Last week, the sexual orientation of a candidate for the Pennsylvania state House caused an uproar, but not in the way such attacks normally go.
In this case, incumbent Rep. Babette Josephs (182nd Dist.) claimed her Democratic challenger, Gregg Kravitz, is not a member of the LGBT community because she met his girlfriend, which means he must be heterosexual.
The story was picked up locally and nationally, by the Philadelphia Inquirer, The Associated Press, Newsweek, ABC, The Advocate and numerous blogs.
This brings new meaning to sexual politics.
During his campaign, some members of the LGBT community have come away from conversations with Kravitz with the understanding that he’s a member of the LGBT community (read: gay), while others understood him to be dating a woman (read: straight).
As policy, PGN routinely asks the people we interview if they are openly gay, lesbian, bisexual or transgender. Because we believe that 1) it’s OK to be gay and 2) the more people who are out and open about their sexual orientation, the more likely we are to have equal rights and protections.
The challenge with sexual orientation is that, more often than not, people make assumptions based on a binary code: If you are dating someone of the same sex, you are gay; if you are dating someone of the opposite sex, you are heterosexual.
Which makes it hard for those who identify as bisexual. On the one hand, bisexuals can “pass” in either community — if they are single and not looking to date or if they are dating a person of the “appropriate” gender for that community. On the other, bisexuals often feel that they have to qualify, explain and/or defend their sexual orientation, their attractions and/or their dating choices. And certainly, everyone knows someone who won’t date bisexuals or who believes all bisexuals are lying.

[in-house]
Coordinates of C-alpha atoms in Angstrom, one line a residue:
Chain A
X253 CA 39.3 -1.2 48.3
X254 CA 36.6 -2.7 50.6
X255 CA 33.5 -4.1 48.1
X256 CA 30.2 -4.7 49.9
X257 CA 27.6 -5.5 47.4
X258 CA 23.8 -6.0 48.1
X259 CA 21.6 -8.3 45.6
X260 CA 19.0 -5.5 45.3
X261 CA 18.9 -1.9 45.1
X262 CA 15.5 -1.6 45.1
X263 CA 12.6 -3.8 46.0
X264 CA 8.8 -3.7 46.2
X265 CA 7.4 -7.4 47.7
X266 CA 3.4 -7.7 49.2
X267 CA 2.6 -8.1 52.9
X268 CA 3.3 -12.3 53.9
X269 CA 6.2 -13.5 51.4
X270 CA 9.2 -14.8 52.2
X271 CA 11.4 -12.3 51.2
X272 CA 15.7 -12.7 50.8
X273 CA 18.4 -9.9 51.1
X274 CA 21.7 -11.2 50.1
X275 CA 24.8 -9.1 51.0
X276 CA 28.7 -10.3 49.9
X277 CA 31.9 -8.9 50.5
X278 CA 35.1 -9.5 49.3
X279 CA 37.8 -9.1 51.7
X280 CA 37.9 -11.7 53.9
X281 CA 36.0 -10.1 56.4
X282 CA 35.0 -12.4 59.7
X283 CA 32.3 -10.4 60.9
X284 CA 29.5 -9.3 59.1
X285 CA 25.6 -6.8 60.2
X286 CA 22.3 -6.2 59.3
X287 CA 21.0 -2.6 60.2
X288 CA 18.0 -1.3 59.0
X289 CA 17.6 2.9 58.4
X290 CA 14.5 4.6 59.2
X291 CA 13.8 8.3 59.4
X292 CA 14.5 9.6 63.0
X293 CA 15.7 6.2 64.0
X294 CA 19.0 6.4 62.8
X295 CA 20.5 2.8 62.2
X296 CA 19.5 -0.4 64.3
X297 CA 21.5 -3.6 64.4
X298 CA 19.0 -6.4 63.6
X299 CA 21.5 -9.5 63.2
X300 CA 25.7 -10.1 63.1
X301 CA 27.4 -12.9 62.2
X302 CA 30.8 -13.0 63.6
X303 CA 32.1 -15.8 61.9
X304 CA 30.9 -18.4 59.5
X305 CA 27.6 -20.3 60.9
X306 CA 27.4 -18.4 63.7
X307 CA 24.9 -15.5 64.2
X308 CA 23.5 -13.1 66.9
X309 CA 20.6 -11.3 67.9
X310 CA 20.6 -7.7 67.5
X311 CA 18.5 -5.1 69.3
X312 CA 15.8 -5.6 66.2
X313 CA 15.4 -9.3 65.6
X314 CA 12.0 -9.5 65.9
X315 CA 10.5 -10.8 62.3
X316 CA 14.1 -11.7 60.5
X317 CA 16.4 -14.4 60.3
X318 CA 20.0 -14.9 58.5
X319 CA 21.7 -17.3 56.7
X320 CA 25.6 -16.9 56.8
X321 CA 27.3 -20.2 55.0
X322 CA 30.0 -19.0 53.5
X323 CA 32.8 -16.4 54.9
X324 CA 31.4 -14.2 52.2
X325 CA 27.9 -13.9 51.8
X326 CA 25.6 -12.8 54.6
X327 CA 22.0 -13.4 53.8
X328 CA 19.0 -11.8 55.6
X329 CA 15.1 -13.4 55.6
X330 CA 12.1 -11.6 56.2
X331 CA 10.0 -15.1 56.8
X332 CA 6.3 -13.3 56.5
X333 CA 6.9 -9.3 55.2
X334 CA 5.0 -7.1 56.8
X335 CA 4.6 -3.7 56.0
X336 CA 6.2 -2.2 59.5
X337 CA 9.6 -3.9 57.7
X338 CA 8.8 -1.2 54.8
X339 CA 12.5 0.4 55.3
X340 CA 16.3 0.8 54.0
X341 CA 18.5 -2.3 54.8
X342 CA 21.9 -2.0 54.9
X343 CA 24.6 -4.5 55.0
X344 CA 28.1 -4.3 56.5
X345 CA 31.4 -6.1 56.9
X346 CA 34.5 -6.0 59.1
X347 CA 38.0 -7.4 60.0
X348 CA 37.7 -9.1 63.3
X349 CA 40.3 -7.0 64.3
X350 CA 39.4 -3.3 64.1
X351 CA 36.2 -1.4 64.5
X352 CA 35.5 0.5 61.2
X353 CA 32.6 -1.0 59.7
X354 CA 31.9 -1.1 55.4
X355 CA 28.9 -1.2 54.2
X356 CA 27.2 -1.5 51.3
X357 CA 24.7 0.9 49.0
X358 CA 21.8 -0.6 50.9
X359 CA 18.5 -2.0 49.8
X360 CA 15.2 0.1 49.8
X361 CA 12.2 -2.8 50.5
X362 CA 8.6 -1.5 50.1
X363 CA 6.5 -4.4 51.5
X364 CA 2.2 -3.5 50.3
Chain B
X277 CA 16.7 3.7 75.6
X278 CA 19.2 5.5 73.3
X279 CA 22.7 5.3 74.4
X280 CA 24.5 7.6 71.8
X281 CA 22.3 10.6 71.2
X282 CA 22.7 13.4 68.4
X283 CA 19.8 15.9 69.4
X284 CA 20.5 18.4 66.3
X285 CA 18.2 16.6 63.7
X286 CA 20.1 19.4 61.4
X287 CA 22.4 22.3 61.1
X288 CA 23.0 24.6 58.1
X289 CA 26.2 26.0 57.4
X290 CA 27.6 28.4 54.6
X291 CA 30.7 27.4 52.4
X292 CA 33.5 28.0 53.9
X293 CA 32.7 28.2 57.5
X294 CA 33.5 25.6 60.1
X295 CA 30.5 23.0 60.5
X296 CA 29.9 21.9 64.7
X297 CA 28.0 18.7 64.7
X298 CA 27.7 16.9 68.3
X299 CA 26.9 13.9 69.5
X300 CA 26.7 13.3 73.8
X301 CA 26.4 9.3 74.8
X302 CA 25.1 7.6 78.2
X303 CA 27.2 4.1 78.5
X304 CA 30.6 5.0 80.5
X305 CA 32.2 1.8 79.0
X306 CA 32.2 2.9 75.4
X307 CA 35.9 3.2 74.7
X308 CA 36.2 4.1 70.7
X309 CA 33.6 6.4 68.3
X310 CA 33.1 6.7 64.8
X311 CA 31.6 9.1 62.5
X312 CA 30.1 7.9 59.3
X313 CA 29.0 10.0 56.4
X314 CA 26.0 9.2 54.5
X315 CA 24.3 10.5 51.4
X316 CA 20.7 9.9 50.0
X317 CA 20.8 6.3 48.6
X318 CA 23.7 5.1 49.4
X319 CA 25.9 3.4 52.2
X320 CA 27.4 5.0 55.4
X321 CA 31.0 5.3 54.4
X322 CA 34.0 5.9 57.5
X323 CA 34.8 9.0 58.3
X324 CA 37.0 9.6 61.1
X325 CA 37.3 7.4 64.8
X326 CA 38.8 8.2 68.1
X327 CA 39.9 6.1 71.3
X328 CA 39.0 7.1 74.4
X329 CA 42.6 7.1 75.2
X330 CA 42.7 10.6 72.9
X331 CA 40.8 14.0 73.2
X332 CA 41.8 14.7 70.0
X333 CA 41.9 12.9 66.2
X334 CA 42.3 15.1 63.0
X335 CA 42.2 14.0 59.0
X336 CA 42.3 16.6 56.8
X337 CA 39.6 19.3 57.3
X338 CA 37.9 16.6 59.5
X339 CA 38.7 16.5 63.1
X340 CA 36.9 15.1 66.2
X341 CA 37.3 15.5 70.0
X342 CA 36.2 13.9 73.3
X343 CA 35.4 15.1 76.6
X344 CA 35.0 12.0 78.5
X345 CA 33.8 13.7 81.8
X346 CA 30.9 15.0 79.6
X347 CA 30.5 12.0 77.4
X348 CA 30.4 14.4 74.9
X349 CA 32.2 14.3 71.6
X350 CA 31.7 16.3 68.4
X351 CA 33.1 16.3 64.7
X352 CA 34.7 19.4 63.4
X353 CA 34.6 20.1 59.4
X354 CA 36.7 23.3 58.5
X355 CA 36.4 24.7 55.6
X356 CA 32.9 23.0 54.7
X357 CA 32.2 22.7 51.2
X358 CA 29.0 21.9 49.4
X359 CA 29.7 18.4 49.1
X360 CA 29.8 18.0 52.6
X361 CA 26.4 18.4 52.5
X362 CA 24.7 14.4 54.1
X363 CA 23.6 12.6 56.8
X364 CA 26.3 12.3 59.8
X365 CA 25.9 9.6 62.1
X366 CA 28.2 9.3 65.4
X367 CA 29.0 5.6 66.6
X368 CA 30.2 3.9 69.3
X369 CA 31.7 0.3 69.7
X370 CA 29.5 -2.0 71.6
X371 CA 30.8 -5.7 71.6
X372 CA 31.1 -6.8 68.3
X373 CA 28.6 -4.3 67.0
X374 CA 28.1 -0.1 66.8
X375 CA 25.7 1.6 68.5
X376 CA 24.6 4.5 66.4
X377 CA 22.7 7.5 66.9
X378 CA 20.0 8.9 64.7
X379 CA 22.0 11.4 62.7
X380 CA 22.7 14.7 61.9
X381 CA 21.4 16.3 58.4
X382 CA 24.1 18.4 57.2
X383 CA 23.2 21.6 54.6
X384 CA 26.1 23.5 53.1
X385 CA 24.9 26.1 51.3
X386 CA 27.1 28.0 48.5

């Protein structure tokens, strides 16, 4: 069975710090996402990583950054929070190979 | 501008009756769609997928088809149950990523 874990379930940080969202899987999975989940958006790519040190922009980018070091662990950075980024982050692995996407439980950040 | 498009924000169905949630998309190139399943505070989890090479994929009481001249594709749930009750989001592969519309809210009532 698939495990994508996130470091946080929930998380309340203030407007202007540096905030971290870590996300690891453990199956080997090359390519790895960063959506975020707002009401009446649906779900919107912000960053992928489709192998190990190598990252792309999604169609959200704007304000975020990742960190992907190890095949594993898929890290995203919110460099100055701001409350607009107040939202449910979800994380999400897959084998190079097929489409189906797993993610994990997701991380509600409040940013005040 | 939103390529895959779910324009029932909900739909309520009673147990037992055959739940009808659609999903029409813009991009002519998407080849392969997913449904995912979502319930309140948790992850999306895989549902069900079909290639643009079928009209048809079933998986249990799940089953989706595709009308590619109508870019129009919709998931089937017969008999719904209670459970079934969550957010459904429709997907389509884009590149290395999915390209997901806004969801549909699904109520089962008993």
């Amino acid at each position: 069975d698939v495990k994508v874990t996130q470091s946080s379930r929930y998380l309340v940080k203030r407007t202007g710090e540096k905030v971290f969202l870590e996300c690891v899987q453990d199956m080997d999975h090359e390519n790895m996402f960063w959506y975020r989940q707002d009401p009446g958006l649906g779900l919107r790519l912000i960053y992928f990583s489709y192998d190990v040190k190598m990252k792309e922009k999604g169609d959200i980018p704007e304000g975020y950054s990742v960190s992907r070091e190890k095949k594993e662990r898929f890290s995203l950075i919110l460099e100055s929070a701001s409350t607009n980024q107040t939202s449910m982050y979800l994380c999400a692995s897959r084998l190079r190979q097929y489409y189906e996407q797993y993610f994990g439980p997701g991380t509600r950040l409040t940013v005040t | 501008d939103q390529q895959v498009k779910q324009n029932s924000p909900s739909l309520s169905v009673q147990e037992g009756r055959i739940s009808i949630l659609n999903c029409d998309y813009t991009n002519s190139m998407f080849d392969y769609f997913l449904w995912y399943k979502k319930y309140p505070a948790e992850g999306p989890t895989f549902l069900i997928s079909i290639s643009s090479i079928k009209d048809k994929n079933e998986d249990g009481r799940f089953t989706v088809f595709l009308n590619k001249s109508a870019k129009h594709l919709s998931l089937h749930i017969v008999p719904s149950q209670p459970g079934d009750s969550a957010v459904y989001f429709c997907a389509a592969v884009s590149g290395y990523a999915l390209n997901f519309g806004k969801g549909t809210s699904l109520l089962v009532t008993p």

It’s somewhat naïve to back a political candidate based solely on his/her sexual orientation. Likewise, it’s insensitive — of gays or LGBT allies — to say that someone isn’t gay enough to be part of the LGBT community. (On a side note, three bisexual men from San Francisco are suing the North American Gay Amateur Athletic Alliance because their team was disqualified from the Gay Softball World Series because it exceeded the number of non-gay players allowed.)
Regardless of where one falls on the Kinsey Scale, one’s sexual orientation shouldn’t be a primary factor in a campaign — as a positive or a negative.